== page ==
Metro restaurants report huge drop in turnover following Facebook campaign
A backlash against popular family eatery Spur after the ban of a patron in Johannesburg is being felt heavily in the Eastern Cape as franchises see diner numbers plummet by up to a third.
This has also resulted in jobs being placed in jeopardy.
A right-wing social media campaign to boycott the national chain is believed to have cost millions of rand in turnover.
Those hit hardest by the boycott are franchises in predominantly white, Afrikaans areas.
Uitenhage Wild Rapids Spur owner Pieter Kruger said his franchise was hit immediately after the boycott started.
“We have invested a lot of money into this community and suddenly people treat us as if it’s our fault,” he said.
Kruger said he had, at first, dismissed the boycott’s connection to his sudden customer shortfall but soon linked the two.
“We have to accept what is going on and find a turnaround strategy,” he said.
Kruger said since the boycott started his customer turnover had dropped by 30%.
The boycott was started on a Facebook page called Boycott/ Boikot SPUR Steak Ranches.
It came about after video footage of an altercation at the Texamo Spur in Johannesburg went viral in March and the food chain was sharply criticised for the way it was handled.
In the incident, Lebohang Mabuya was threatened by a father during an argument at the restaurant.
The video shows the man threatening to give Mabuya a “klap” and, at one point, he violently shakes her table.
A Port Elizabeth franchise owner, who did not want to be named, said: “This boycott campaign was orchestrated by racists.
“It has had a negative impact on the business. My turnover is down by 35%. I have to cut staff as a result.”
Several other franchise owners in Port Elizabeth confirmed the boycott had affected their businesses, but refused to comment further and referred questions to the group’s head office.
Spur Group chief operating officer Mark Farrelly said the boycott was affecting a minority of Spur branches, mainly those in “strongholds of the old Conservative Party”.
“Spur is greatly concerned about the effect of the boycott on individual franchisees, who are the hardest hit by this action, and the effect on the people employed by them,” he said.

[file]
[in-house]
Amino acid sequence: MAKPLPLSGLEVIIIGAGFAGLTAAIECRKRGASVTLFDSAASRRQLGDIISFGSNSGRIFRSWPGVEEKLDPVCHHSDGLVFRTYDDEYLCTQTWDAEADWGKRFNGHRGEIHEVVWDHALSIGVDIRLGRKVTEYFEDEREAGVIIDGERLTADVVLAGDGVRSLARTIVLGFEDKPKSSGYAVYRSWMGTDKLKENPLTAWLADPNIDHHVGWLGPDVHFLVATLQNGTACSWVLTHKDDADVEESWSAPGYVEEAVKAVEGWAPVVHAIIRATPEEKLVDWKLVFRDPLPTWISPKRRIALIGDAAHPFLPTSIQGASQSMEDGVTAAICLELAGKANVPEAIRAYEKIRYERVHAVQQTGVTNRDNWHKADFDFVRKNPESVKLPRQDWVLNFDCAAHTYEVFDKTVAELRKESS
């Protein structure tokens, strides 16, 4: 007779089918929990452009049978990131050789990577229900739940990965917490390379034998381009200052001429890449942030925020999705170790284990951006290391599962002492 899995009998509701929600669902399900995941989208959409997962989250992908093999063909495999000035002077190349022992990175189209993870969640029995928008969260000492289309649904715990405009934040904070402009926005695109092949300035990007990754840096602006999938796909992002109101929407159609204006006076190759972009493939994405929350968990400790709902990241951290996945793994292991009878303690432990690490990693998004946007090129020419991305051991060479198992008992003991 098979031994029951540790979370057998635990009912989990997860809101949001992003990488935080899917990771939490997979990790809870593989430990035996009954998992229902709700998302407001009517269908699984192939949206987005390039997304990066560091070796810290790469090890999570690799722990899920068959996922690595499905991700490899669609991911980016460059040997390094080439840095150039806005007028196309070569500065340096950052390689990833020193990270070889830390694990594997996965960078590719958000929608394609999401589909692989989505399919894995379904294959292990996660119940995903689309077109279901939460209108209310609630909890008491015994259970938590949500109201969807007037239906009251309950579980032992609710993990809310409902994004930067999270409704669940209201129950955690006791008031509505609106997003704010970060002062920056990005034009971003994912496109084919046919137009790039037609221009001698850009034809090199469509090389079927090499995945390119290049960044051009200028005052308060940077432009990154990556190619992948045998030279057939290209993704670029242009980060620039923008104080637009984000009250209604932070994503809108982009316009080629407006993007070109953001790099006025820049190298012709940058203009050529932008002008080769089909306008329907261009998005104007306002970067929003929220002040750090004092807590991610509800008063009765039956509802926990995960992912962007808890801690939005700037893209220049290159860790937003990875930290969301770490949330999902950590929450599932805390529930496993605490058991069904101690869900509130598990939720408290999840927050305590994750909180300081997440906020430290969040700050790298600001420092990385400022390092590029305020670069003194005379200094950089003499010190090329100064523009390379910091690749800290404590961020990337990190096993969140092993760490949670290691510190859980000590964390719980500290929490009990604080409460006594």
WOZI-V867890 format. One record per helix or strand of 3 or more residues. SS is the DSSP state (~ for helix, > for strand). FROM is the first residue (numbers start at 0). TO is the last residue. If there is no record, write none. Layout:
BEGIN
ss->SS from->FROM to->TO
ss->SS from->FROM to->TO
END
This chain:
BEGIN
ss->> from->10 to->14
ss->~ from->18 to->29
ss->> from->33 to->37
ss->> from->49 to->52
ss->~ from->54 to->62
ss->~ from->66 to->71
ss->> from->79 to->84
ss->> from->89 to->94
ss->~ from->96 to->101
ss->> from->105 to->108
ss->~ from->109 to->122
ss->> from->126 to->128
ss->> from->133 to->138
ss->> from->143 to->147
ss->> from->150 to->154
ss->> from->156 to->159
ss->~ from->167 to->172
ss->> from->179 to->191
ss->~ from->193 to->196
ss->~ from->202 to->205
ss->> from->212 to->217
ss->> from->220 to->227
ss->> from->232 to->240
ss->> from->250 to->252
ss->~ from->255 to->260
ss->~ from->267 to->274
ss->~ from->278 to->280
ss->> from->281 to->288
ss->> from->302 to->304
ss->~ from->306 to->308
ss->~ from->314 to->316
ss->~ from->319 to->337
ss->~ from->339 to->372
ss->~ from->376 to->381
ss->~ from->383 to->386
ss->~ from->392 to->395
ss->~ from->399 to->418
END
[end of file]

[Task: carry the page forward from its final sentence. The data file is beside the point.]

Farrelly said the Spur Group was a solid company with a diverse portfolio and its growth and performance in the past had shown resilience. The Boycott/Boikot SPUR Steak Ranches Facebook page administrator, who only identified himself as a “white winger”, said he was pleased with the results.
Asked when the boycott would end, he said: “When the hysterical black mother also gets banned from all Spurs and pays for their lunch like the white family did that day – so I guess never.”
Told about the impact on Spurs in the Eastern Cape, he said: “They should absolutely take on [Spur chief executive Pierre] van Tonder for damages. He is the only one to blame.”
A waitress at the Red Rock Spur at the Boardwalk said she was surprised at how quickly the boycott had affected the restaurant.
“Some white customers still ask about that incident,” she said.
Shifts and the hours allowed to work in a day have been reduced at the Thunder Spur in Walker Drive, according to two waitresses.
One said she and her colleagues had felt the impact of the boycott, with shifts reduced from five a week to three, and sometimes they were only allowed to work two hours per shift.
When The Herald visited the restaurant yesterday only three tables had patrons.
“Just look how quiet it is here,” she said, gesturing to all the empty tables.
She said it had become more difficult to make ends meet and the boycott had serious financial consequences for her and her colleagues who only earn R16.91 an hour.
“We have been to the CCMA but there’s nothing they can do because the business is not making money,” she said.
Her colleague said they were also considering joining a union to help them.
“Sometimes we come in for the morning shifts [at 9am] and then get sent home at 11am because there is no one coming in,” she said.
Social media expert and NMMU lecturer Janelle Vermaak said: “Social media has the potential to cause damage to a brand’s reputation because it’s not fully monitored or regulated.” Vermaak lectures at the department of journalism, media and philosophy and has supervised a number of master’s students in their postgraduate studies into social media.
“Social media activists use the online environment as a facade to relay their own feelings and views without necessarily considering the consequences or the impact it would have,” she said.
“The online environment can create false impressions, which is dangerous because the end user doesn’t have any reference point to the person or group responsible for posting information, only what they see on the screen and not who is posting it.”
Reputation Matters managing director Regine le Roux said when a crisis occurred it was important to respond swiftly and empathetically and to clearly outline what the organisation was going to do to ensure the incident was not repeated.
Johannesburg-based Reputation Matters is a strategic corporate reputation company.
“Spur demonstrated with their response and in subsequent statements issued that they have done and are doing introspection,” she said.
“They issued an apology, empathising with the situation and identified that policies and procedures are important,” Le Roux said.
“Now they are training staff to help them manage these types of situations better in the future.”